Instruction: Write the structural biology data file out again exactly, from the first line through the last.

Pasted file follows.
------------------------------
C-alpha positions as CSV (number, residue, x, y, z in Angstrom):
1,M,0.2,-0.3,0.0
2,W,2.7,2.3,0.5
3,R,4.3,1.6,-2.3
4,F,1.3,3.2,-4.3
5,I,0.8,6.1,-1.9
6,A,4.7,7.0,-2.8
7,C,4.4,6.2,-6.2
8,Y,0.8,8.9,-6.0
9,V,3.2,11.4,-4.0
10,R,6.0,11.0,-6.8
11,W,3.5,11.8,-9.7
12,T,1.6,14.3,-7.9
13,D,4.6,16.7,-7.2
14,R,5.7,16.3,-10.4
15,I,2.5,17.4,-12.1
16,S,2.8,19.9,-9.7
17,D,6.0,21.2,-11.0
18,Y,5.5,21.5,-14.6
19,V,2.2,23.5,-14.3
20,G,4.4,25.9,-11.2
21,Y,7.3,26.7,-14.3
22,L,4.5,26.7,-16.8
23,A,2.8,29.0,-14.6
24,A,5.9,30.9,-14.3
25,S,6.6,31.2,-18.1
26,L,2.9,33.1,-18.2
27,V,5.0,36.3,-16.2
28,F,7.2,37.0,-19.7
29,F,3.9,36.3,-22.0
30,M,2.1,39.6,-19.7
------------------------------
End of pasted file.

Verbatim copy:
C-alpha positions as CSV (number, residue, x, y, z in Angstrom):
1,M,0.2,-0.3,0.0
2,W,2.7,2.3,0.5
3,R,4.3,1.6,-2.3
4,F,1.3,3.2,-4.3
5,I,0.8,6.1,-1.9
6,A,4.7,7.0,-2.8
7,C,4.4,6.2,-6.2
8,Y,0.8,8.9,-6.0
9,V,3.2,11.4,-4.0
10,R,6.0,11.0,-6.8
11,W,3.5,11.8,-9.7
12,T,1.6,14.3,-7.9
13,D,4.6,16.7,-7.2
14,R,5.7,16.3,-10.4
15,I,2.5,17.4,-12.1
16,S,2.8,19.9,-9.7
17,D,6.0,21.2,-11.0
18,Y,5.5,21.5,-14.6
19,V,2.2,23.5,-14.3
20,G,4.4,25.9,-11.2
21,Y,7.3,26.7,-14.3
22,L,4.5,26.7,-16.8
23,A,2.8,29.0,-14.6
24,A,5.9,30.9,-14.3
25,S,6.6,31.2,-18.1
26,L,2.9,33.1,-18.2
27,V,5.0,36.3,-16.2
28,F,7.2,37.0,-19.7
29,F,3.9,36.3,-22.0
30,M,2.1,39.6,-19.7